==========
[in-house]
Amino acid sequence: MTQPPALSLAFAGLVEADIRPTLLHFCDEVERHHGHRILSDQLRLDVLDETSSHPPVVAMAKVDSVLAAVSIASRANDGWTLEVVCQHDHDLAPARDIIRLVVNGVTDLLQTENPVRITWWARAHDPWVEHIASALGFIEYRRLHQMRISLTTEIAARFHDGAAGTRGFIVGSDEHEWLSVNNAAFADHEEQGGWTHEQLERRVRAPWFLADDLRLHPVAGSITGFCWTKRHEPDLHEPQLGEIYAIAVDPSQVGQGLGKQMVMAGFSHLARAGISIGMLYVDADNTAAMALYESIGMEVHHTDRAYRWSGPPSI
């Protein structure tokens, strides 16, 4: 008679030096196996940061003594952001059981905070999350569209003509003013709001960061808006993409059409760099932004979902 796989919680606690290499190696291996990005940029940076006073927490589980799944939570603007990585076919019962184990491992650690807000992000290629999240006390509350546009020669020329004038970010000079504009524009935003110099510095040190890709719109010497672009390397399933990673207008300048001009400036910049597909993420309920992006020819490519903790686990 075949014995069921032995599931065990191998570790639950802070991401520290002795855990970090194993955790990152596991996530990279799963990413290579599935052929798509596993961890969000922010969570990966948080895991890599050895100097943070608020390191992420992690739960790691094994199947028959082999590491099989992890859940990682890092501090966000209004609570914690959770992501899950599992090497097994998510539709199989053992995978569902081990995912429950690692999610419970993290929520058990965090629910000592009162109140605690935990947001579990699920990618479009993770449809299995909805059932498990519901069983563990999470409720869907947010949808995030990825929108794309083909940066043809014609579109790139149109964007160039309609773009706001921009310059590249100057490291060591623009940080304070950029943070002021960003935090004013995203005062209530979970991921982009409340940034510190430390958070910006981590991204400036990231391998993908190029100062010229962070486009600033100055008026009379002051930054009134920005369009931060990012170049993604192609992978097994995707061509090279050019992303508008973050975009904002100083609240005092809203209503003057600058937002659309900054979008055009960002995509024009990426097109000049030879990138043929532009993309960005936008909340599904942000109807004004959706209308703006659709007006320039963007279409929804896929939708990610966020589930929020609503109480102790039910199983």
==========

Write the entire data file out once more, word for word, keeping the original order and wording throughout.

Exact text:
[in-house]
Amino acid sequence: MTQPPALSLAFAGLVEADIRPTLLHFCDEVERHHGHRILSDQLRLDVLDETSSHPPVVAMAKVDSVLAAVSIASRANDGWTLEVVCQHDHDLAPARDIIRLVVNGVTDLLQTENPVRITWWARAHDPWVEHIASALGFIEYRRLHQMRISLTTEIAARFHDGAAGTRGFIVGSDEHEWLSVNNAAFADHEEQGGWTHEQLERRVRAPWFLADDLRLHPVAGSITGFCWTKRHEPDLHEPQLGEIYAIAVDPSQVGQGLGKQMVMAGFSHLARAGISIGMLYVDADNTAAMALYESIGMEVHHTDRAYRWSGPPSI
């Protein structure tokens, strides 16, 4: 008679030096196996940061003594952001059981905070999350569209003509003013709001960061808006993409059409760099932004979902 796989919680606690290499190696291996990005940029940076006073927490589980799944939570603007990585076919019962184990491992650690807000992000290629999240006390509350546009020669020329004038970010000079504009524009935003110099510095040190890709719109010497672009390397399933990673207008300048001009400036910049597909993420309920992006020819490519903790686990 075949014995069921032995599931065990191998570790639950802070991401520290002795855990970090194993955790990152596991996530990279799963990413290579599935052929798509596993961890969000922010969570990966948080895991890599050895100097943070608020390191992420992690739960790691094994199947028959082999590491099989992890859940990682890092501090966000209004609570914690959770992501899950599992090497097994998510539709199989053992995978569902081990995912429950690692999610419970993290929520058990965090629910000592009162109140605690935990947001579990699920990618479009993770449809299995909805059932498990519901069983563990999470409720869907947010949808995030990825929108794309083909940066043809014609579109790139149109964007160039309609773009706001921009310059590249100057490291060591623009940080304070950029943070002021960003935090004013995203005062209530979970991921982009409340940034510190430390958070910006981590991204400036990231391998993908190029100062010229962070486009600033100055008026009379002051930054009134920005369009931060990012170049993604192609992978097994995707061509090279050019992303508008973050975009904002100083609240005092809203209503003057600058937002659309900054979008055009960002995509024009990426097109000049030879990138043929532009993309960005936008909340599904942000109807004004959706209308703006659709007006320039963007279409929804896929939708990610966020589930929020609503109480102790039910199983």